The initial American Legion facility featured a large complex of buildings that were devoted to the care and convalescence of returning WWI, WWII and Korean conflict soldiers, who were suffering from an affliction known at the time as “shell shock” or “battle fatigue.” In current lingo, these same ailments are known as Post Traumatic Stress Disorder (PTSD).

The American Legion Veterans Mountain Camp, which operated from 1919 until 1965 was funded exclusively by an annual fundraising drive conducted by the New York American Legion.

It admitted servicemen, as well as women, and included a remote outpost camp on nearby Horseshoe Lake, which was only accessible by train. The current state Route 421 to Horseshoe Lake did not exist at the time.

The outpost provided patients with a true primitive camping setting, with a combination of tent platforms, open camps and small cabins, as well as an infirmary, recreation center, dining hall and a commissary.

Trees were felled along the shores of Horseshoe Lake and a rough-hewn facility was constructed entirely on state forest preserve lands. The construction constituted the first allowable breach of the Article 14 covenant.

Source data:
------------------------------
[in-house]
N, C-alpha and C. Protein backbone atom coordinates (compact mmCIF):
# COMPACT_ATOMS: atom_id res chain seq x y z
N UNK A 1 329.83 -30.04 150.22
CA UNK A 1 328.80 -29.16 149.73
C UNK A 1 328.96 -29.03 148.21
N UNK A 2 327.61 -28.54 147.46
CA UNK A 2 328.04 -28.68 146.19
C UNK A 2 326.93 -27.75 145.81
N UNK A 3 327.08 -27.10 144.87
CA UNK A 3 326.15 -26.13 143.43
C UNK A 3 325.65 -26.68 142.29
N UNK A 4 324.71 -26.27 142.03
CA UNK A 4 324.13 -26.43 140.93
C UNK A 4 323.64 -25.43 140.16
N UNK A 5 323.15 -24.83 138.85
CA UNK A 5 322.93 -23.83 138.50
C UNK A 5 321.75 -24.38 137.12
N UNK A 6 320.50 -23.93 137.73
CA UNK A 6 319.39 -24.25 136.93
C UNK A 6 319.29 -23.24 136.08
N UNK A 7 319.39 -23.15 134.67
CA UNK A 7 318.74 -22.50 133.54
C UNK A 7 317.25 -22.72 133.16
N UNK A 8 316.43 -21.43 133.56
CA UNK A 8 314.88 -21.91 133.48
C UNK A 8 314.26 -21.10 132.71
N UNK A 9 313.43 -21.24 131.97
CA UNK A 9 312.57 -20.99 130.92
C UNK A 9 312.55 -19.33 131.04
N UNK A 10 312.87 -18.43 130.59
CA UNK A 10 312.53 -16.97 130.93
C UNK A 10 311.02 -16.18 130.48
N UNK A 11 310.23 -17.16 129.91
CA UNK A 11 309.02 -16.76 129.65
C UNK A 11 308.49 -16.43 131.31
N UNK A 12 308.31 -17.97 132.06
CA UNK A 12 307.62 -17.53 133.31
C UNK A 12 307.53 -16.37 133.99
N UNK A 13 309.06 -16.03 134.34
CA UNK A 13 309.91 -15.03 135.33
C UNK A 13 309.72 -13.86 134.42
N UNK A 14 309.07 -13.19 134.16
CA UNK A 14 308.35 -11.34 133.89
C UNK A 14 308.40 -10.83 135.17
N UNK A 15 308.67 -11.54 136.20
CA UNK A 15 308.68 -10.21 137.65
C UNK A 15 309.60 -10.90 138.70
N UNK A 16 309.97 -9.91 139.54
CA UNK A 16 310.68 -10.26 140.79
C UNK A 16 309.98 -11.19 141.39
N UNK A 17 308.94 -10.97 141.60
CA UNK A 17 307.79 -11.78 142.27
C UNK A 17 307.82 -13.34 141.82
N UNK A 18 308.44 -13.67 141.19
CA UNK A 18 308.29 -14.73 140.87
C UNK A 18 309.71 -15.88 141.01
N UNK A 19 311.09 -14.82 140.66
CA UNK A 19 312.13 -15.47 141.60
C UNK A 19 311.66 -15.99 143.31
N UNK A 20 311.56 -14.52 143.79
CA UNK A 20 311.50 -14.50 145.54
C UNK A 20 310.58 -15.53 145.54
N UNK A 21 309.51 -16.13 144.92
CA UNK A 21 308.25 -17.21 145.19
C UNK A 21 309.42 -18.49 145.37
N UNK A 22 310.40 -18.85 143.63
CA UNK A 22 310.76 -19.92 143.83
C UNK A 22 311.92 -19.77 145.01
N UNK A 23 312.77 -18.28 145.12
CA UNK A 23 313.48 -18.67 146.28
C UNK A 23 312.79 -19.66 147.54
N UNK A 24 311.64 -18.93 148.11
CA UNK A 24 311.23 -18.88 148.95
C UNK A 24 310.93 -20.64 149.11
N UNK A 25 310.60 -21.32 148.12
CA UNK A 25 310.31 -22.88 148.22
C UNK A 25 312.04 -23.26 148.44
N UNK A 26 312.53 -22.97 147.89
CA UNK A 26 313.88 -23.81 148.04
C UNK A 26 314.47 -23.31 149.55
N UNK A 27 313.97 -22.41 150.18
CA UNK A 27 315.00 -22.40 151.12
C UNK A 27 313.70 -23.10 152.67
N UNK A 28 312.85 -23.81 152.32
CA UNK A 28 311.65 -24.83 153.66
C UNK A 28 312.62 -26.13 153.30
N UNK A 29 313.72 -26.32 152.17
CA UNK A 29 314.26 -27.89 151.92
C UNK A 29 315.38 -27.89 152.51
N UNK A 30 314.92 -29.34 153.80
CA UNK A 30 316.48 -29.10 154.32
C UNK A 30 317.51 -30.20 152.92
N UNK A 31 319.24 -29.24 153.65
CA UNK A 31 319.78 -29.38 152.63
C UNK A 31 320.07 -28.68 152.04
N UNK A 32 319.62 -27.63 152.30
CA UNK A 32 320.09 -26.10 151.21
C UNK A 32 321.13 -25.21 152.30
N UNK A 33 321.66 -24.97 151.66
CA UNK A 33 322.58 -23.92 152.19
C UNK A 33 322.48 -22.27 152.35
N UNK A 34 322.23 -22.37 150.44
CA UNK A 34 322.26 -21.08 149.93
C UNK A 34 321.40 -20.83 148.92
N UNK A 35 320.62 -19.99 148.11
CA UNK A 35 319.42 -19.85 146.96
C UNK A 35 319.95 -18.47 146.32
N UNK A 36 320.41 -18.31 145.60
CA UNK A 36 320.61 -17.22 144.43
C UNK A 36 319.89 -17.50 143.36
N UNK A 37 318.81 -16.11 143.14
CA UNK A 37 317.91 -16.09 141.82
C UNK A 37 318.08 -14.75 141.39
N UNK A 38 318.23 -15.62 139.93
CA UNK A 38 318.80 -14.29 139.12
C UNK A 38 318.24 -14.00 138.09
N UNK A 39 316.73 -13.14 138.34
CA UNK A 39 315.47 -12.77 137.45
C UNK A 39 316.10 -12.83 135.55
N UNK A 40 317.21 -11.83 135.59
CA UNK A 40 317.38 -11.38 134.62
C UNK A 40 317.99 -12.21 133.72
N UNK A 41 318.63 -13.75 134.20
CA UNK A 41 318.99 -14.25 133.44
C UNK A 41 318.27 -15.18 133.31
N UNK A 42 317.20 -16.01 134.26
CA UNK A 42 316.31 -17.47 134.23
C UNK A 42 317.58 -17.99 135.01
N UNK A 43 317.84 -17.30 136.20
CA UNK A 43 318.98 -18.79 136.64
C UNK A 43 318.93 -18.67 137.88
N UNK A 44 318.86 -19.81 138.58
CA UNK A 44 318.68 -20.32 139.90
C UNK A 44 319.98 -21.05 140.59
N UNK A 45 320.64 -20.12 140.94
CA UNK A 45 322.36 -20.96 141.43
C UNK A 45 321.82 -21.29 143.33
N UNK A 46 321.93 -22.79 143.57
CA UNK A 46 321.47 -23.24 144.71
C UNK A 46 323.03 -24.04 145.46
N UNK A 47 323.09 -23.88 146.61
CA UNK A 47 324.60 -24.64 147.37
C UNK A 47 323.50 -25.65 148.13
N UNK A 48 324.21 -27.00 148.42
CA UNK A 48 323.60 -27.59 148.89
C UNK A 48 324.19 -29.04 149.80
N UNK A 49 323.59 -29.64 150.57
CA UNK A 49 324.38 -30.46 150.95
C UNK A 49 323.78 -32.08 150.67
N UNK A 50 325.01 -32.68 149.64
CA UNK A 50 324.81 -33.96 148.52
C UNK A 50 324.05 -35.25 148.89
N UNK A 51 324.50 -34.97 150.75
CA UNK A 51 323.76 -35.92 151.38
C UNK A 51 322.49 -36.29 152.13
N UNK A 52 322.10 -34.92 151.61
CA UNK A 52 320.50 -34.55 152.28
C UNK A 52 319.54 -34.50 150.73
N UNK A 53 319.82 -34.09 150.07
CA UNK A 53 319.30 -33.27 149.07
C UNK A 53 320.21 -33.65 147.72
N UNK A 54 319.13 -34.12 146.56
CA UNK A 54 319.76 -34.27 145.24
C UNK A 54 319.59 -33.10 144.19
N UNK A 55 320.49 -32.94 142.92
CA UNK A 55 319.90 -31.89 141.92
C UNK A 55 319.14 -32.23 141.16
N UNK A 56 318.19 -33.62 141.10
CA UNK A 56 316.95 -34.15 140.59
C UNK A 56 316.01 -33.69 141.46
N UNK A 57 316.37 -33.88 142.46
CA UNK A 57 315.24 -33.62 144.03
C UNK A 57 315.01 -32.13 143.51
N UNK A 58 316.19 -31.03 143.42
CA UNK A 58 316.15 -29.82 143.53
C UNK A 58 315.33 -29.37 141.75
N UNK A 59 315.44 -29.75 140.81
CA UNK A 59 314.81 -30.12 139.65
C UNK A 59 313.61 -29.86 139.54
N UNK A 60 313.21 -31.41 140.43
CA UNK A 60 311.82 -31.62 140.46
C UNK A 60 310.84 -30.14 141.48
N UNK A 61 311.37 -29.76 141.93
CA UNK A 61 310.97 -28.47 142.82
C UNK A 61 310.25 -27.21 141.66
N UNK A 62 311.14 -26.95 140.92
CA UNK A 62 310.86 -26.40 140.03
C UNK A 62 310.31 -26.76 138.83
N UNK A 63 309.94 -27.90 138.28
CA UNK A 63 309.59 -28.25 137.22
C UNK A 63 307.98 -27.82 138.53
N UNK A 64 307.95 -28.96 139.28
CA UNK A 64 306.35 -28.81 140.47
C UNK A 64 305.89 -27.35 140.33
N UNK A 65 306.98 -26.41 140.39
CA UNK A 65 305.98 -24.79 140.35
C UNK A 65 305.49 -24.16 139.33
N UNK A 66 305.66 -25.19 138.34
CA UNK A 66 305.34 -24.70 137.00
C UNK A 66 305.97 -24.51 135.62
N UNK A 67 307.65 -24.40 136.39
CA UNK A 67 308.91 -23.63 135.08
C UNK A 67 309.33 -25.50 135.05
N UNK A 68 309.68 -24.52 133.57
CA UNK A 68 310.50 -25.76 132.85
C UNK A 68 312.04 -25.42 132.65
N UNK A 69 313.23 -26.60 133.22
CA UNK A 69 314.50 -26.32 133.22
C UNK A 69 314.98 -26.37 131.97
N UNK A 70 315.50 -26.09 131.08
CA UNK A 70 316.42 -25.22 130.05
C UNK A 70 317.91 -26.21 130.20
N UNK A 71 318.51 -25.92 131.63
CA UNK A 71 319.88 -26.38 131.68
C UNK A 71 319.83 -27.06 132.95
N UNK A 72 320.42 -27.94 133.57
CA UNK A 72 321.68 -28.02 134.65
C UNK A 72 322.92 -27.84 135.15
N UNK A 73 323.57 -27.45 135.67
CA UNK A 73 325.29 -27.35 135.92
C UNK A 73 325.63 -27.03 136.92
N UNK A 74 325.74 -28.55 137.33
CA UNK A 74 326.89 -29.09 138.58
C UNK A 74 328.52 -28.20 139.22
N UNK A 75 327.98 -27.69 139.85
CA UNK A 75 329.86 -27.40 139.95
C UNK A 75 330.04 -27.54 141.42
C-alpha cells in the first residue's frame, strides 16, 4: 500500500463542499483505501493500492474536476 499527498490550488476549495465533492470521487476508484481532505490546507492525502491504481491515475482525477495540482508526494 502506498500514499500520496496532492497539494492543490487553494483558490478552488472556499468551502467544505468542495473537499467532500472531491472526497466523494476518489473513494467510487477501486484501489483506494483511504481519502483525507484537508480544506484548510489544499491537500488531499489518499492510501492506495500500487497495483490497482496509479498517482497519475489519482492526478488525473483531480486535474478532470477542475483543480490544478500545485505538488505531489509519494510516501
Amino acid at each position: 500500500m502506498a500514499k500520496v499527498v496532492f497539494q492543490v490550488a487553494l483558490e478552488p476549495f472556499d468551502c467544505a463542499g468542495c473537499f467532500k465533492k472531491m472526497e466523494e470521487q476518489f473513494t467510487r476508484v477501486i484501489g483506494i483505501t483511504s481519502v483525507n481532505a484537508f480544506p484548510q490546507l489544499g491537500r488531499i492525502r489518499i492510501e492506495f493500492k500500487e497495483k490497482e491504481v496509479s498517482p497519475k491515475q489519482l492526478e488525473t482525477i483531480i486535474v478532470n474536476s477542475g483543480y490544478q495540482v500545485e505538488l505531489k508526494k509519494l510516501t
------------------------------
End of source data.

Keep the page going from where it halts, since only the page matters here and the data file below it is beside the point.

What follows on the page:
The Legion’s Horseshoe Lake Outpost permitted veterans and their families to spend the summer together while recreating in the woods and on the local waters.

According to a facility brochure, “The hills have the health-giving qualities of the soft woods, with their fragrant germ-destroying odors, the efficacy of which in curing disease is universally admitted.

The air of this region is pure, clear and humid and at all times invigorating, forming one of the main attractions and sources of pleasure. As soon as the sun lowers in the west, the temperature drops, and be the day ever so hot the evening is cool, the atmosphere is tonic. People from inland places who are suffering from insomnia generally experience little or no trouble in obtaining refreshing sleep with its resultant health and strength.”

Starting at $1.44/week.